The reason that history repeats itself is that nobody listens the first time.
It's surprising just how, well, un- educated today's intellectuals are. It's a failure of imagination, really - a failure to recognize that previous generations were just as clever, or beautiful, as ours.
Miss Martha Dana was a hottie. The future Mrs. William R. Mercer was painted by Anders Zorn in 1899, when she was 27. Understandably attached to the painting, she bequeathed it to the Boston Museum of Fine Arts, where I snapped it's picture with my iPhone.
People don't think about this, that previous generations weren't different from us at all. Sure, we have Quantum Theory and iPhones, but is it safe to assume - as most of today's intellectuals routinely do - that we think differently? That we see the world in deeper shades of color than they did?
More importantly, is it safe to assume that we're making new mistakes, rather than old mistakes?
La Gabelle was the most hated tax in France - indeed, it was so hated that it was one of the reasons that King Louis was not just shuffled aside into a Constitutional Monarchy role, but had some Quality Time with Madame Guillotine. You could call the tax a mistake.
So what was it about la Gabelle that made it so despised? After all, it was just a tax (in this case, a tax on salt). You don't like the tax, don't buy so much salt. Ah, there's the rub.
You had to buy the salt. By law, everyone ten years old or older had to buy salt, at a price set by the Crown. More infuriating, different parts of the realm paid different tax - favored regions got a break. Naturally, this led to a thriving smuggling trade, with increasingly draconian penalties as time went on. In the end, the cash was too important to the financially-strapped Ancien Regime to allow for reform, and the whole system collapsed.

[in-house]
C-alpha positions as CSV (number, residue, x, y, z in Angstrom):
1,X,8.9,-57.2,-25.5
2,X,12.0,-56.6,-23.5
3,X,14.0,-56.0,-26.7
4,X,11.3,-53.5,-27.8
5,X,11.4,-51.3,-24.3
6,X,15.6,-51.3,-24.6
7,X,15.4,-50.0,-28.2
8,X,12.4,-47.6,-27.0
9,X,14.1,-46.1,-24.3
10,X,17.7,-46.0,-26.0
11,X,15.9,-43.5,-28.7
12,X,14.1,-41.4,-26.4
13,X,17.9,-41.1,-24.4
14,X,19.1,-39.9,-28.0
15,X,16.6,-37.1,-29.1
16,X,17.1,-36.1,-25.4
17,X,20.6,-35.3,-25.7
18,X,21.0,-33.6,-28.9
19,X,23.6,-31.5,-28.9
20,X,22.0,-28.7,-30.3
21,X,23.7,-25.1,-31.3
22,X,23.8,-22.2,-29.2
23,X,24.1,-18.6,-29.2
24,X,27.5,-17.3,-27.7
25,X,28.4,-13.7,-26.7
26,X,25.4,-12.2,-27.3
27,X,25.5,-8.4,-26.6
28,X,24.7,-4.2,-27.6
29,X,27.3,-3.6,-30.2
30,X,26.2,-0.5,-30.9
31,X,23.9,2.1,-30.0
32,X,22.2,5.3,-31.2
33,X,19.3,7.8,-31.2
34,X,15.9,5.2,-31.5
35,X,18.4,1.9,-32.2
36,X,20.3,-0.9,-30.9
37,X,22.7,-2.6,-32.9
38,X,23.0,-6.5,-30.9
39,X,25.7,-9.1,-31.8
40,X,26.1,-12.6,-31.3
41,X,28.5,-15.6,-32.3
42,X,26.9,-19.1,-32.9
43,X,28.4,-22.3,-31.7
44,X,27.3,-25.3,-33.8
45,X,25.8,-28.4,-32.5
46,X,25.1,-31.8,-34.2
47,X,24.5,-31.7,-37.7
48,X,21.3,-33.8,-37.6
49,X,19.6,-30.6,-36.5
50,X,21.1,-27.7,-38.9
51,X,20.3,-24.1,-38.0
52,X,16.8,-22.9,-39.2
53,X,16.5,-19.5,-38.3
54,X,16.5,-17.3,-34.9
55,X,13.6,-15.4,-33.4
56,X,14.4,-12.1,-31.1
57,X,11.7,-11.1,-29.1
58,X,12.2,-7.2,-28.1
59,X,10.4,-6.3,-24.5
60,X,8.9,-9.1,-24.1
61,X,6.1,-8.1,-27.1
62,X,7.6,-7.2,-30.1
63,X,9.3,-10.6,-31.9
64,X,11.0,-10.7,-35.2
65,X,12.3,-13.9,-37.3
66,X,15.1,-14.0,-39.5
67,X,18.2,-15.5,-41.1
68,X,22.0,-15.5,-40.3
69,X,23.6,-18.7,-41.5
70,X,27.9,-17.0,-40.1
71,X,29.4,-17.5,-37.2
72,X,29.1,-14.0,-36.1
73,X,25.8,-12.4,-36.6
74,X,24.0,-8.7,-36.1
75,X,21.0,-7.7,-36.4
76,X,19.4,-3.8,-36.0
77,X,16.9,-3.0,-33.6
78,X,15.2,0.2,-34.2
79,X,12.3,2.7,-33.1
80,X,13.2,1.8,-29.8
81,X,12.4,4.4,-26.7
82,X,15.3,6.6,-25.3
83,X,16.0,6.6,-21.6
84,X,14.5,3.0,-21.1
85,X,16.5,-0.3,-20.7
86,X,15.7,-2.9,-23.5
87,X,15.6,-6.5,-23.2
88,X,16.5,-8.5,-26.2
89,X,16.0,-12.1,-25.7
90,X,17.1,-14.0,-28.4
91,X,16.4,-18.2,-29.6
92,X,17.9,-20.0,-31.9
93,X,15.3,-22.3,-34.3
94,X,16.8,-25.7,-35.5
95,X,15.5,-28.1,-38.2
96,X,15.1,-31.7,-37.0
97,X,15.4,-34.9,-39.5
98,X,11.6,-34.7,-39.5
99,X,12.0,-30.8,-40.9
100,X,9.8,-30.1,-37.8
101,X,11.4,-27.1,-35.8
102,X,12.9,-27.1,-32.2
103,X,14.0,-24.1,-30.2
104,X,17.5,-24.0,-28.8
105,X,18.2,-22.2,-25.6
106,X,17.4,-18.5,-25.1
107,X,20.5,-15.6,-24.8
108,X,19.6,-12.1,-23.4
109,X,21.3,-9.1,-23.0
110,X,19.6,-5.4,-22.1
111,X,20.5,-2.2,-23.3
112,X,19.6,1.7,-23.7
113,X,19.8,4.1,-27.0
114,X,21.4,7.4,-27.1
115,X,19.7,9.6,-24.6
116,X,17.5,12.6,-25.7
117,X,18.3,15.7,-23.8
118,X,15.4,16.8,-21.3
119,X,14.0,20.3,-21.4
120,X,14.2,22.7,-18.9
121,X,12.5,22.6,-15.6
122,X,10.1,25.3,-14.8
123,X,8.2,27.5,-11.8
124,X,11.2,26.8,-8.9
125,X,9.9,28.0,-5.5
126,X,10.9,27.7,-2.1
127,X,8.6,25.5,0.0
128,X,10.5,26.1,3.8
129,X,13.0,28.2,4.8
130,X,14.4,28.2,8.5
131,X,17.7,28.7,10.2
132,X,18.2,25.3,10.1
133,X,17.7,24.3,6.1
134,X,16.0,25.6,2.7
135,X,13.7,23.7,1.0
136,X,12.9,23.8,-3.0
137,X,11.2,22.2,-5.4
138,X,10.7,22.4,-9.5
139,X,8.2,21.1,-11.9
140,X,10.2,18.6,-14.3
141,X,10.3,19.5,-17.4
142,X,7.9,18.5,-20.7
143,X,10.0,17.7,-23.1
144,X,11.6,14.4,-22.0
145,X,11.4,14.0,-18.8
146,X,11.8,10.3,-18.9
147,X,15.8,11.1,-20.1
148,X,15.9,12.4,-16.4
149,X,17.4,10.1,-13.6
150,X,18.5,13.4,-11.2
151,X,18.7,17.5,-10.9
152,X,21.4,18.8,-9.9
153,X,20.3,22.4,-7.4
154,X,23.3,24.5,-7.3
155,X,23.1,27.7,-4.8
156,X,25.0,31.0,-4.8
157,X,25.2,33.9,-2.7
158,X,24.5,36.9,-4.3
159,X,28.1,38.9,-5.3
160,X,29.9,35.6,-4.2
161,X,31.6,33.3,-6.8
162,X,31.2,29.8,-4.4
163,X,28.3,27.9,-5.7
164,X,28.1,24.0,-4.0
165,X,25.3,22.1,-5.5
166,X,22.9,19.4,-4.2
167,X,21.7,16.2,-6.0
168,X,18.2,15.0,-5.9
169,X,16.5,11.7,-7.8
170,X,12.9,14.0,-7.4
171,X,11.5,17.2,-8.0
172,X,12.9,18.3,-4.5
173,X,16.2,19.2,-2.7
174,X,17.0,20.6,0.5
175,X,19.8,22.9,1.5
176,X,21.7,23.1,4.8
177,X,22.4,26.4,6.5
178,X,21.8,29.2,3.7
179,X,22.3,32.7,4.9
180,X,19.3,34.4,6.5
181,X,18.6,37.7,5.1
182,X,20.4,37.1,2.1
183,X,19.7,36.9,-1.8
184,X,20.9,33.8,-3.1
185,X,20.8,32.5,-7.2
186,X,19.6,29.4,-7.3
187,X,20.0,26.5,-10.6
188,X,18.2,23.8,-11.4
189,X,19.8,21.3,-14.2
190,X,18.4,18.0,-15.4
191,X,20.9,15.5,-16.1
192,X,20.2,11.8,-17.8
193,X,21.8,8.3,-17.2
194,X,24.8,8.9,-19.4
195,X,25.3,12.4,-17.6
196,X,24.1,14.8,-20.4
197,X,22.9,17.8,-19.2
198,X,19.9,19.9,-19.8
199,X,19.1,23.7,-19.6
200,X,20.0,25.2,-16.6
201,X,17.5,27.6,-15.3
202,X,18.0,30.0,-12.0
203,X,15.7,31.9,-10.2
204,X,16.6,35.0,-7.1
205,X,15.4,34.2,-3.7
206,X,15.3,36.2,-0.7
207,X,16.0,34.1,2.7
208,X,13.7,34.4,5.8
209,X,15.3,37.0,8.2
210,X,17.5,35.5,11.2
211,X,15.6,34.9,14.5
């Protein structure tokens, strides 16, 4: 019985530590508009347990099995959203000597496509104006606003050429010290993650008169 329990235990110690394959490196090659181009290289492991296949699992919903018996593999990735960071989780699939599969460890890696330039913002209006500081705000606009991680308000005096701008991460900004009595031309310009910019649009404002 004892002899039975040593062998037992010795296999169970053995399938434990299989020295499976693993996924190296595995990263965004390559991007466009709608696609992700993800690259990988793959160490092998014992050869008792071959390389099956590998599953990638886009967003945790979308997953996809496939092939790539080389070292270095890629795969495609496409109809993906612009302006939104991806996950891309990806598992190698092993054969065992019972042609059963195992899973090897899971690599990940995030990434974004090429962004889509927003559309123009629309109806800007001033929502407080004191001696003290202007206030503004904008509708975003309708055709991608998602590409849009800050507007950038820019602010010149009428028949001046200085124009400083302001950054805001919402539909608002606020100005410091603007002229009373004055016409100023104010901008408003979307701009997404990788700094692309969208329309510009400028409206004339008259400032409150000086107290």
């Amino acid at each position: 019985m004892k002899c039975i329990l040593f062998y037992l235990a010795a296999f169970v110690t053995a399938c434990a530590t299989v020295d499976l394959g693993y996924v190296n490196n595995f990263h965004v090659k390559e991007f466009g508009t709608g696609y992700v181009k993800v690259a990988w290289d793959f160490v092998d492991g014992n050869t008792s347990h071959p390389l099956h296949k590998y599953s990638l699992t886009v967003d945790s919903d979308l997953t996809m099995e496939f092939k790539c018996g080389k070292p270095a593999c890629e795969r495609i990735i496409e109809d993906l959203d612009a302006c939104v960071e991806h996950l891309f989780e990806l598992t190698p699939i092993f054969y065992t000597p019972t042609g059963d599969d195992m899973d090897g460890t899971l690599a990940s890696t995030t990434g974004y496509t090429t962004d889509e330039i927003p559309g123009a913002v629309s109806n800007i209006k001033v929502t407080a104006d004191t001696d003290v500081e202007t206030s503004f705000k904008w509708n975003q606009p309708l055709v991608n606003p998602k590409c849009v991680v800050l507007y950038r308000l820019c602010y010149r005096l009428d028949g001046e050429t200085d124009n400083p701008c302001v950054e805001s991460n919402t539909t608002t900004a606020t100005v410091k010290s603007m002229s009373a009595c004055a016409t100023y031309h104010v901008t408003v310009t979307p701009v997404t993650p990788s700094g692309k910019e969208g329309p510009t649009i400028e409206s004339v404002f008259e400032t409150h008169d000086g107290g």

Today's intellectuals (on the left side of the aisle) either don't know this, or have forgotten this. Most likely, they would think it's irrelevant, since they're Ever So Much More Clever Than Previous Generations.
And so the Senate just passed a Gabelle.
Soon, you will be forced by law to buy something (health insurance). Because people will naturally want to buy less of it, you'll have to buy as much as the government says, at a price set by them. Not everyone will have to pay the same - favorites of the Regime (the unions, in this case, but expect this list to be ever expanding) will get special deals. Regional differences will exist, but won't effect the price due to government prohibitions (ban on interstate insurance sales). As the New Deal and Great Society programs hit the budget in full fiscal force, the cash will be too important to the government to allow for needed reforms.
The analogy is (as all analogies are) imprecise, but what is fascinating is just how similar Obamacare is to la Gabelle. The Intellectuals don't get this.
They also don't get just how unpopular this will be. They're patting themselves on the back, and congratulating themselves on being on The Right Side Of History. That lack of intellectual awareness is also fascinating.
Things are fixin' to get, err, hot around here, toute suite.